In the end, my dad got primary custody and my mom got every other weekend parenting time.  It sounded like it would all go smoothly from there, but that’s where we were all wrong. This win would be one of very few for my dad and I, as we were truly about to see the flaws in the family court system.

After the court hearing, my mom didn’t really seem to be that upset by the decision made by the judge, although she was upset that she would have to pay child support. After the last two years, it seemed like her priorities were set, and I wasn’t one of them. Despite this feeling, I still went and saw her every other weekend, trying to rebuild a relationship that was broken. We had things we did every time it was her weekend:  grab food on Friday night, maybe an occasional pizza on Saturday, play games (if she felt like it), visit my grandma on occasion, and geocache. Our relationship wasn’t the same, but all of these things made me think that everything was at least okay, even if it never felt like she was trying as hard as I was. I didn’t know then that underneath the surface, nothing was truly fixed.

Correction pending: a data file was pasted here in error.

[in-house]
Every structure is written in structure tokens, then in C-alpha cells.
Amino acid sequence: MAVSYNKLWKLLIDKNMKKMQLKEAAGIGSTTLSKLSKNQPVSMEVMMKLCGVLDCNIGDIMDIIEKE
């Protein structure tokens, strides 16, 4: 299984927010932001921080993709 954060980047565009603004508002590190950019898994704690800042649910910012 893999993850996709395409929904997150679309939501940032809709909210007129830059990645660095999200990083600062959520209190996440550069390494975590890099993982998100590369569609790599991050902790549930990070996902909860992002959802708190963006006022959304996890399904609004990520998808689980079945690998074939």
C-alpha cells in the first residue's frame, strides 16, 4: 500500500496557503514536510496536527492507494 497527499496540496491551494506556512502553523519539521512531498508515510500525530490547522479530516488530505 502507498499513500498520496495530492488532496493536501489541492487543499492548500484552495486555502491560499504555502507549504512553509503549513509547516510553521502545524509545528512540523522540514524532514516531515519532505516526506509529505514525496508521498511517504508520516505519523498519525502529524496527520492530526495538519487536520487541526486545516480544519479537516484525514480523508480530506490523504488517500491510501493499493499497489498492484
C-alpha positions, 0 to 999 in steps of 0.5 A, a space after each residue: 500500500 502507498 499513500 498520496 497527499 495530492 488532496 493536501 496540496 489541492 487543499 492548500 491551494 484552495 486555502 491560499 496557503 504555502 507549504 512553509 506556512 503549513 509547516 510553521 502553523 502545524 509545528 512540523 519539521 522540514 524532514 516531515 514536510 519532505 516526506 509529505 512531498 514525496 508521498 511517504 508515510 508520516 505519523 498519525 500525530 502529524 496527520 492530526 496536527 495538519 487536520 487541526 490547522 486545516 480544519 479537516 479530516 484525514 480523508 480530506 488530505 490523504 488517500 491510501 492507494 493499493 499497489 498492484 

The next year, I found out that my mom was dating someone. I didn’t have anything against her being happy, but I did think that she should be divorced before she started a new relationship. Not even a year after they started dating, he moved in. I had never met him before then, and I found myself living every other weekend with a stranger. This created tension between us that ultimately led to two police reports involving my mother, one for assault and one for locking me out of her apartment during her parenting time.

When we tried to leverage the family court system to make it so that I didn’t have to go over there anymore, the judge said that I still had to in order to fulfill her parenting time requirement, but that her boyfriend had to move out as soon as he was healed (she said he was only there temporarily while recovered from surgery). It was weird always going to my mom’s with someone else living there that didn’t talk to me and just did his own thing, but that was my life now, and I had officially ran out of energy to fight it. Then, my mom’s boyfriend got an alleged emotional support dog, which just happened to be a breed that I was allergic to. After that, I was in my room almost every minute that I was over there because of the dog. That she let her boyfriend purchase a dog that she knew I was allergic to made it clear to me who her priority was. At that point, I decided to start living my life for myself, and I stopped going to parenting time with my mom.